Statement Of E. E. Gibson, Edinbubg, Tex., Manager, Hidalgo County Water Control And Improvement District No. 15
My name is E. E. Gibson. I am manager of Hidalgo Comity Water Control and Improvement District No. 15 comprising 31,000 acres of irrigated land. This land is heavily bonded, in fact each acre of land is bonded for $120 per acre.
I feel that conservation storage in Amistad Dam will be such a negligible -amount that the district or our property owners should not be asked to help finance the $12 million, more or less, set aside for conservation storage in Amistad as we have no assurance that we will benefit by this water.
As the records show, each acre of land irrigated in the Rio Grande Valley uses approximately 2 acre-feet of water per acre to raise its crops, and anything that holds our water above will tend to cause us to lose water that we would otherwise get and badly need as we have over 700,000 acres in lower valley "under irrigation.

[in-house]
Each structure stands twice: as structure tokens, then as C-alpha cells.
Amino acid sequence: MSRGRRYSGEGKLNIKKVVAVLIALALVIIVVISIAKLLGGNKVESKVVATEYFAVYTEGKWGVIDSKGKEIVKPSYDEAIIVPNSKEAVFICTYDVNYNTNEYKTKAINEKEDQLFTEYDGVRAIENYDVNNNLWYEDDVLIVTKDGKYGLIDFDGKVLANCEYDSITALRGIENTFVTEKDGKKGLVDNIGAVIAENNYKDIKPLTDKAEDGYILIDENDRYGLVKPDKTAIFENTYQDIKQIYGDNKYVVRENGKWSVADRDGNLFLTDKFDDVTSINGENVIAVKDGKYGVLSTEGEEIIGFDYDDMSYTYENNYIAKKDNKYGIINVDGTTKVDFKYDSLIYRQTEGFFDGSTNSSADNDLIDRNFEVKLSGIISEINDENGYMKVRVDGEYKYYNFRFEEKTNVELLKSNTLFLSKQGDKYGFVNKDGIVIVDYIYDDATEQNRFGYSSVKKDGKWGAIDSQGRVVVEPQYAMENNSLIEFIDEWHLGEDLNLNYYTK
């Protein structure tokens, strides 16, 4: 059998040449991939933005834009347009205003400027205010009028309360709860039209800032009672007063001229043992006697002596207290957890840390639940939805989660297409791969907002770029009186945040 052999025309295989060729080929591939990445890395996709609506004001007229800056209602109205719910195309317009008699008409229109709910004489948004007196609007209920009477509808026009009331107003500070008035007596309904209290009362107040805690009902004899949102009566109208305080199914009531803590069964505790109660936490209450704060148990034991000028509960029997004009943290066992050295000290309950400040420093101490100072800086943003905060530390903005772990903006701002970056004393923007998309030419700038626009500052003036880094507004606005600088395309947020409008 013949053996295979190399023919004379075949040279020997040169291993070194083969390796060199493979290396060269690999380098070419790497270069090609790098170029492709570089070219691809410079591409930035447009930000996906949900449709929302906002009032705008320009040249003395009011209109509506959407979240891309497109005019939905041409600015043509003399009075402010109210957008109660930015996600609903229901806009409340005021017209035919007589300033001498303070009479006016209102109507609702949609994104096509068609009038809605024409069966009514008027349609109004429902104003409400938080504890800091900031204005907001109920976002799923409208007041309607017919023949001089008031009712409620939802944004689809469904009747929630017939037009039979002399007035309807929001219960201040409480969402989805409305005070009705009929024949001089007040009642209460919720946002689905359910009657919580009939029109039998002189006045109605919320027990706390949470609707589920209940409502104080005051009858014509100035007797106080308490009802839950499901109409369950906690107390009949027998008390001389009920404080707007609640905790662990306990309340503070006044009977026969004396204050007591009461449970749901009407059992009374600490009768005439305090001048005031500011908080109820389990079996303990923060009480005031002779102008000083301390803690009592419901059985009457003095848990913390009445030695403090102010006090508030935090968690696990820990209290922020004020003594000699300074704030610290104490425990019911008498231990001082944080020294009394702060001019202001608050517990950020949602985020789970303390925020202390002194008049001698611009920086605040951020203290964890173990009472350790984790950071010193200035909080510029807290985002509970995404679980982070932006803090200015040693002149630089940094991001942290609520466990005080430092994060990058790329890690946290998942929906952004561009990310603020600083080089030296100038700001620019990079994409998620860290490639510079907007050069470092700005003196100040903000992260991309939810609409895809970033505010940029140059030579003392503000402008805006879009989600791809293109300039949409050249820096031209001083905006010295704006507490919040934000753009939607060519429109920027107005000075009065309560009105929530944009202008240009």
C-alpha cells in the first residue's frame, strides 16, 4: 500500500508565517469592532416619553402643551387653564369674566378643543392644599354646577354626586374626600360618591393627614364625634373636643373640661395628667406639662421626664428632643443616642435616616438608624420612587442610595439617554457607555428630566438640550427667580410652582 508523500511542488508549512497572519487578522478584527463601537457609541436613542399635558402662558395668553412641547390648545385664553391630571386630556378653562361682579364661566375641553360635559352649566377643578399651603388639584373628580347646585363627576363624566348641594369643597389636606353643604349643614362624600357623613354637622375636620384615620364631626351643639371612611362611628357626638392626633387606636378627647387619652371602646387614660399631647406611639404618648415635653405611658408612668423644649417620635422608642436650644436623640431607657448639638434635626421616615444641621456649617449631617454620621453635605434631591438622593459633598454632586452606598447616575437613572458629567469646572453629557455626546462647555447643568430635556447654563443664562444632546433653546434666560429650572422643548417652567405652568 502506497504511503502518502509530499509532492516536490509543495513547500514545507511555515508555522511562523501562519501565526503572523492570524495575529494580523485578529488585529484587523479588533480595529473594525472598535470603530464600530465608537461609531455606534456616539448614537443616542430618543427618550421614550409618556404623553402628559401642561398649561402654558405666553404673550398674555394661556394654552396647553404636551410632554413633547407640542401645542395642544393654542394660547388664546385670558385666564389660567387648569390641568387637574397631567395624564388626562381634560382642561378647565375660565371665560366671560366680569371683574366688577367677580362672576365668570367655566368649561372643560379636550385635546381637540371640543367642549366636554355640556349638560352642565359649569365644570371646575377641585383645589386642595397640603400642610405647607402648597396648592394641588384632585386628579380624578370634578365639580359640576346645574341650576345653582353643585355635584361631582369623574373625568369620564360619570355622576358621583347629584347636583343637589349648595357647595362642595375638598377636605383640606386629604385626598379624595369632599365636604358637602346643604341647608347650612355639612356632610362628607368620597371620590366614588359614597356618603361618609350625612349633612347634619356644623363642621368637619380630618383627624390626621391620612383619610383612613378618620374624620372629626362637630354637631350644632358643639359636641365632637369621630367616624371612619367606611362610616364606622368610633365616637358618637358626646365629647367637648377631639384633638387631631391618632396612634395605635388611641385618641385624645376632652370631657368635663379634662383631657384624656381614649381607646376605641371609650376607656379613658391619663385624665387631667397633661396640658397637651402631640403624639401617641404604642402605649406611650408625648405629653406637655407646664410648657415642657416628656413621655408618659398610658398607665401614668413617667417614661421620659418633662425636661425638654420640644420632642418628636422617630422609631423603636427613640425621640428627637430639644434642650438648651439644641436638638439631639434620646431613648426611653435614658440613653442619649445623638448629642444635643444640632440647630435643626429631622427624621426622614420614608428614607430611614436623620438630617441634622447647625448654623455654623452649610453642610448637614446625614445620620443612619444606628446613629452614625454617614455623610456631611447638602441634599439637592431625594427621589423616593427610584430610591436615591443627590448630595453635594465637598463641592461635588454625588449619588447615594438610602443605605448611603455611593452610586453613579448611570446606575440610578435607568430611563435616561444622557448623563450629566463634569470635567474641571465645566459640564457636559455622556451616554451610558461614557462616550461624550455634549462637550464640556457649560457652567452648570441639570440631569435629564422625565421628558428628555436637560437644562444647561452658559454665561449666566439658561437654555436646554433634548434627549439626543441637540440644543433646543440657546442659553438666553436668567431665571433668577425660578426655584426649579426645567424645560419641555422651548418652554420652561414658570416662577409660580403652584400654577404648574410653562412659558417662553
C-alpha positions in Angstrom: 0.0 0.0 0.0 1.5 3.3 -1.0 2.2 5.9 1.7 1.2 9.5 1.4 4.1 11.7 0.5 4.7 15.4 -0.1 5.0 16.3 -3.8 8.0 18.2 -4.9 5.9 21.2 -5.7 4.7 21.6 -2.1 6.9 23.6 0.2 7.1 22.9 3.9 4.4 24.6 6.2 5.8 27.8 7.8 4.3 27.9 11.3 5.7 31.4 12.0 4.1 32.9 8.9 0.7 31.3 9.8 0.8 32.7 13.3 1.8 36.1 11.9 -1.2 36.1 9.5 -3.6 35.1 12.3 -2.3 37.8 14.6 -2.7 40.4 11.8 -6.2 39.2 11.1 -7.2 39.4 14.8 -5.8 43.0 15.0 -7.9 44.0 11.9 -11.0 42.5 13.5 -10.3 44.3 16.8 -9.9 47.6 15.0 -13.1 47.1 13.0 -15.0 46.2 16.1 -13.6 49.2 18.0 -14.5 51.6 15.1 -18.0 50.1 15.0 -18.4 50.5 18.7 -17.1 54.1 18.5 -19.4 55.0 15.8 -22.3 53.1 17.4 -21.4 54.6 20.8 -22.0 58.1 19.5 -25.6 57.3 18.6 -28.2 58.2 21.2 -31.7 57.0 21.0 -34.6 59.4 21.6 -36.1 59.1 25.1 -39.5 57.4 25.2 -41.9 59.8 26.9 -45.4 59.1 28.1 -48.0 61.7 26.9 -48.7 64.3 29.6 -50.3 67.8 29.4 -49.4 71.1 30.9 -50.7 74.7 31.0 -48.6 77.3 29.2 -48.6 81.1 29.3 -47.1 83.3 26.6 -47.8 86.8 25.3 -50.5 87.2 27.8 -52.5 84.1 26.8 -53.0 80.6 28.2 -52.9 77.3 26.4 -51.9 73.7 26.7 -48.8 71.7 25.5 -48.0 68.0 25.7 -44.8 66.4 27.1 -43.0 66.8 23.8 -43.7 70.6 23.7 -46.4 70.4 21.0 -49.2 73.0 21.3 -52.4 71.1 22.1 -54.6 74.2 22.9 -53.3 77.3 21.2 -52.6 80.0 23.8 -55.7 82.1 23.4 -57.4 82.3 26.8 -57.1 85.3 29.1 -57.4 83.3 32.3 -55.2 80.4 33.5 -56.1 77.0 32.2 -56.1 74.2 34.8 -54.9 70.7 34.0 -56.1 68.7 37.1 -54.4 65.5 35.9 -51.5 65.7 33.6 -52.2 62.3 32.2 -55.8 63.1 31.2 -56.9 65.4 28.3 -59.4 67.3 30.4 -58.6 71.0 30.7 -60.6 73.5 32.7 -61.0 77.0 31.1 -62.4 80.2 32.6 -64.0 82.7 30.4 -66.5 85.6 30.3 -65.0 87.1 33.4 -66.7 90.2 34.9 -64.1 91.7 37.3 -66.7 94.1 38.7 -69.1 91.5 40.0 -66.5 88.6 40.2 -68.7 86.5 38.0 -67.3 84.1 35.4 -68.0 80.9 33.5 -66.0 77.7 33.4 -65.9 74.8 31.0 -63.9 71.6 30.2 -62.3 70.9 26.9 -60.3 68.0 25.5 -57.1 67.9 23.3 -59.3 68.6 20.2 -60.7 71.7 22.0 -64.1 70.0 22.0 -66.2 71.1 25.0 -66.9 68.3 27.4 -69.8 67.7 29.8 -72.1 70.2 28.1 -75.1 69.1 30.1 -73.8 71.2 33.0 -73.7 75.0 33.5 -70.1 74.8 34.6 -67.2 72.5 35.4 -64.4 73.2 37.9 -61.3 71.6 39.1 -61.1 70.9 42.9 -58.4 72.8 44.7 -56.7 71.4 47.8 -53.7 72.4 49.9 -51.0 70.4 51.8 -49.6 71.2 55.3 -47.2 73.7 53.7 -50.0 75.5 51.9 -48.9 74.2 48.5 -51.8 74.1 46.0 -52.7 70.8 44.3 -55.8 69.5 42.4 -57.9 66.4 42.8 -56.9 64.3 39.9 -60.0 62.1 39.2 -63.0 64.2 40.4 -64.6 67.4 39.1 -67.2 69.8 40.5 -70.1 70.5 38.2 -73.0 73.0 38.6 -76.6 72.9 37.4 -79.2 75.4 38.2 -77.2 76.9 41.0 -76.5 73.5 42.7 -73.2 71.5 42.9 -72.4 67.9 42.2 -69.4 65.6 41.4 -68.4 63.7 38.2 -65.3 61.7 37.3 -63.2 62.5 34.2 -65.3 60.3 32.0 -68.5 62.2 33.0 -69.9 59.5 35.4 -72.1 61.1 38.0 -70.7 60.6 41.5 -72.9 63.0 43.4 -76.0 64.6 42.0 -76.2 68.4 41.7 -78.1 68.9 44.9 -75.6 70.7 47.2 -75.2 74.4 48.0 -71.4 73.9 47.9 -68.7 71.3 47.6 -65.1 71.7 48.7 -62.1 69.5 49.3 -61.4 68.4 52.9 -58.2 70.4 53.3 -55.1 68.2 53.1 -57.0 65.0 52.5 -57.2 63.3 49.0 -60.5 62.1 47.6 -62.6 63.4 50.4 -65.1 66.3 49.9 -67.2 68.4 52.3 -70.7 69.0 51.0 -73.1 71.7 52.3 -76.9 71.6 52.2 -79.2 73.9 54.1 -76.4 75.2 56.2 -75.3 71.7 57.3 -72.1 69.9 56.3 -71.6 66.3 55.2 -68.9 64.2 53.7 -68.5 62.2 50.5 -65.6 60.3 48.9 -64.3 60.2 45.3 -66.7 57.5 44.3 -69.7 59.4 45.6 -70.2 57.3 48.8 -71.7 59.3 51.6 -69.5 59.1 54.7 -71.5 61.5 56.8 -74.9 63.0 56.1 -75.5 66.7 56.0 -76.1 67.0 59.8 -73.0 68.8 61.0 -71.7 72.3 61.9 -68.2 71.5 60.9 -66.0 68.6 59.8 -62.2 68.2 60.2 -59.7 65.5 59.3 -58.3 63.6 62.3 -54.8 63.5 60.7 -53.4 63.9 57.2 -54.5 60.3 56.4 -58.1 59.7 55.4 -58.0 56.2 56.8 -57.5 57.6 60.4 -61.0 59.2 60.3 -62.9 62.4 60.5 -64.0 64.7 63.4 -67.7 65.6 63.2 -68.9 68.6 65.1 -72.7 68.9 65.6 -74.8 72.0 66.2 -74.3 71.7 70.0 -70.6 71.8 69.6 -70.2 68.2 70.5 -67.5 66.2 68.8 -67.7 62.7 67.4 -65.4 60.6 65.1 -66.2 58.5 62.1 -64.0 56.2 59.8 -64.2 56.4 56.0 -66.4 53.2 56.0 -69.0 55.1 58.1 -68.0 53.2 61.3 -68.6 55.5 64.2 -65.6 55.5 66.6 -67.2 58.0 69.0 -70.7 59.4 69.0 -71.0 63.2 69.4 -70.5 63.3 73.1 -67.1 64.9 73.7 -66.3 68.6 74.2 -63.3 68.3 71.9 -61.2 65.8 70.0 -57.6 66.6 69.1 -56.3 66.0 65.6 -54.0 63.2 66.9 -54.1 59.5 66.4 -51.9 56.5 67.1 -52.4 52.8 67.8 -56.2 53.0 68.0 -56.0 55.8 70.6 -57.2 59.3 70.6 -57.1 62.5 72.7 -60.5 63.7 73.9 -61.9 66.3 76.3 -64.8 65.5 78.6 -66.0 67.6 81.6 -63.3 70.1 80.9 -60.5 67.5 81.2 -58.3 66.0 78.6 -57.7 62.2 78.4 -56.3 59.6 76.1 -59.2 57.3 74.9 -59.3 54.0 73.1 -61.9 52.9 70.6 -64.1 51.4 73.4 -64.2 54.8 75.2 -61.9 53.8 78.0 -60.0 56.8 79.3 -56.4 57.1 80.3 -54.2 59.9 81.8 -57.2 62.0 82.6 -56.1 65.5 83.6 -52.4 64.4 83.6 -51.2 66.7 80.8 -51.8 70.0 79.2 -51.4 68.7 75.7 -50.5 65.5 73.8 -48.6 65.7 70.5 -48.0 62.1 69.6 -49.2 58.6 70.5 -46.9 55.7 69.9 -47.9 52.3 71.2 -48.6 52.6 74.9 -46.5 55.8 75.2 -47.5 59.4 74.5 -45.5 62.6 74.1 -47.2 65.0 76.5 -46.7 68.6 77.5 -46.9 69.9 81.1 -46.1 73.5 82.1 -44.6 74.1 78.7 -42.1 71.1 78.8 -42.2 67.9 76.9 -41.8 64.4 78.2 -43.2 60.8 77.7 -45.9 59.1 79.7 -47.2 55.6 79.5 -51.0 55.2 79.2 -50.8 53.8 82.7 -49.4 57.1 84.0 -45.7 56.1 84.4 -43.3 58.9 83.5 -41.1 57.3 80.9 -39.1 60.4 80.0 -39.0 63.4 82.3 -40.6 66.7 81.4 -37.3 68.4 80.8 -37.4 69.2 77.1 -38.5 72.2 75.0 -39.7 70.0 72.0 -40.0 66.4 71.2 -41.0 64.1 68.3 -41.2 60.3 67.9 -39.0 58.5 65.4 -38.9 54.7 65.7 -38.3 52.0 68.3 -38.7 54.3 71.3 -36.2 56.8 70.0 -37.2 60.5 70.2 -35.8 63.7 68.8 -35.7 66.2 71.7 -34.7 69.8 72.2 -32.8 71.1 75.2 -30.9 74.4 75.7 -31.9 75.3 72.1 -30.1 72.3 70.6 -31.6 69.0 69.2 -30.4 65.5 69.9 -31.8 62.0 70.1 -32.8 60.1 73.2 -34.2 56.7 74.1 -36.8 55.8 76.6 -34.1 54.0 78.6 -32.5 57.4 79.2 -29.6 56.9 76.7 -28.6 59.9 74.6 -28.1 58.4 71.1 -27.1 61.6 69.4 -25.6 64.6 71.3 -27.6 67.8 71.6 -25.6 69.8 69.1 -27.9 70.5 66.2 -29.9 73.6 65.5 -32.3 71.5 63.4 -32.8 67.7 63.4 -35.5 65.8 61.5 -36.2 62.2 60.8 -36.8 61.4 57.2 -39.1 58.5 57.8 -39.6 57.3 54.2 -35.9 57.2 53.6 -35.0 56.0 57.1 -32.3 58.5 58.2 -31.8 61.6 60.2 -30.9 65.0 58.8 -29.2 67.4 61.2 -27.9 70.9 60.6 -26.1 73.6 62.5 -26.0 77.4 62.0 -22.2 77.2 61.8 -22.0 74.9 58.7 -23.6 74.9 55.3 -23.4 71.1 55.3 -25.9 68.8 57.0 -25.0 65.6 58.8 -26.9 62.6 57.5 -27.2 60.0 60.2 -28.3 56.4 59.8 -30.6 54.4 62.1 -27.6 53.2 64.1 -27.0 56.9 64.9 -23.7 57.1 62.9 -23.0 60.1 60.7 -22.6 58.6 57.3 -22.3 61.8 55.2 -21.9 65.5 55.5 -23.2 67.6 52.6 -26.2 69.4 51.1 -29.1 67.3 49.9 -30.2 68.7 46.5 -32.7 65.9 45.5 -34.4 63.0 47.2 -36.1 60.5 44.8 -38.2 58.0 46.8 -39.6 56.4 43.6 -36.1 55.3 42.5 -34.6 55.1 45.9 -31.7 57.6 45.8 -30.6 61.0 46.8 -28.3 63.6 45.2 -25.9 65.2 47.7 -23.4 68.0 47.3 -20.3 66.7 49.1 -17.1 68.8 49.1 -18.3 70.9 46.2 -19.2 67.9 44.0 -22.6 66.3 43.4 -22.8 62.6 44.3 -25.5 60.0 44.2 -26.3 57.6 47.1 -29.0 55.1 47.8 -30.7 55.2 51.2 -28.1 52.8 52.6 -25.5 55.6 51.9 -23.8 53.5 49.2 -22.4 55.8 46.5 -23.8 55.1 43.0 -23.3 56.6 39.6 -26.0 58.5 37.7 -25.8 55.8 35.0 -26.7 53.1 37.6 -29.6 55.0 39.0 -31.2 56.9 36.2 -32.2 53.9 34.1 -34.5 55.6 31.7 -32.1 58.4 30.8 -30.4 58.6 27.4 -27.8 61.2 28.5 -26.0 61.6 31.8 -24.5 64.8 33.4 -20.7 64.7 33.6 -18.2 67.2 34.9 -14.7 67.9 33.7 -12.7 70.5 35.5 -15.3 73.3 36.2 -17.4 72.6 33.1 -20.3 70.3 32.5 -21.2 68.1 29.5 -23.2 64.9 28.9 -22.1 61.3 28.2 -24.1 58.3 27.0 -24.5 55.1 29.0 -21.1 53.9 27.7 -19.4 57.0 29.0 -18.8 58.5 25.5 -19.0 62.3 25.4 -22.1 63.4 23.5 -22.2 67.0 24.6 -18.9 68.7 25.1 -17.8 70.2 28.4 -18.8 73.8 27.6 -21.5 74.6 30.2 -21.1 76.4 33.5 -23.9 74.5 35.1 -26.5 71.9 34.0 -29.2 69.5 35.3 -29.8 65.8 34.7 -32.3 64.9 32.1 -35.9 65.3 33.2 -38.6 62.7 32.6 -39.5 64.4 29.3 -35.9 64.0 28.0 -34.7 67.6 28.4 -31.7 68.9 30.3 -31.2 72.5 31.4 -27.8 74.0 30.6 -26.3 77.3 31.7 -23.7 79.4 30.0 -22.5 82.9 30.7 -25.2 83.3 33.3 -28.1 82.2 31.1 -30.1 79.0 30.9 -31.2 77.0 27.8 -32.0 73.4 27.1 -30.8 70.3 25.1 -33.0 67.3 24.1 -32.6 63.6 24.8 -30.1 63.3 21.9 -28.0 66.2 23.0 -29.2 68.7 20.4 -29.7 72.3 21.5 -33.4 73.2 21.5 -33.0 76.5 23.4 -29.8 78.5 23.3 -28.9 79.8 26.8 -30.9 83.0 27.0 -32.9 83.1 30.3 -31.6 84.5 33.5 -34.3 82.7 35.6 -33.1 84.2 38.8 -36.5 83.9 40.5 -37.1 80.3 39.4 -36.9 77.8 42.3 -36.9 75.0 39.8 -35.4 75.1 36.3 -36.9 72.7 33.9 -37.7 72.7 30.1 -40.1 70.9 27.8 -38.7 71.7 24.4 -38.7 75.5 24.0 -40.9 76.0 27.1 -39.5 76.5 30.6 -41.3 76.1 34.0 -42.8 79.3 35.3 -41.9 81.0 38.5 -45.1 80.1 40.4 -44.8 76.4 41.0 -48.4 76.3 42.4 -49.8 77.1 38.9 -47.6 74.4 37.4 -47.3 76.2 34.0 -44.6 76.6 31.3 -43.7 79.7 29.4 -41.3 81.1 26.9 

Statement Of Eldin Longwell, Edinbubg, Tex., A Director Of The Hidalgo County Water Control And Improvement District No. 15
My name is Eldin IiOngwell. I am a director of Hidalgo County Water Control and Improvement District No. 15. I am also a member of the board of the La Sara Independent School District, and I am on the board of directors •of the Texas Citrus Mutual, a citrus growers' organization comprised of approximately 2,000 members.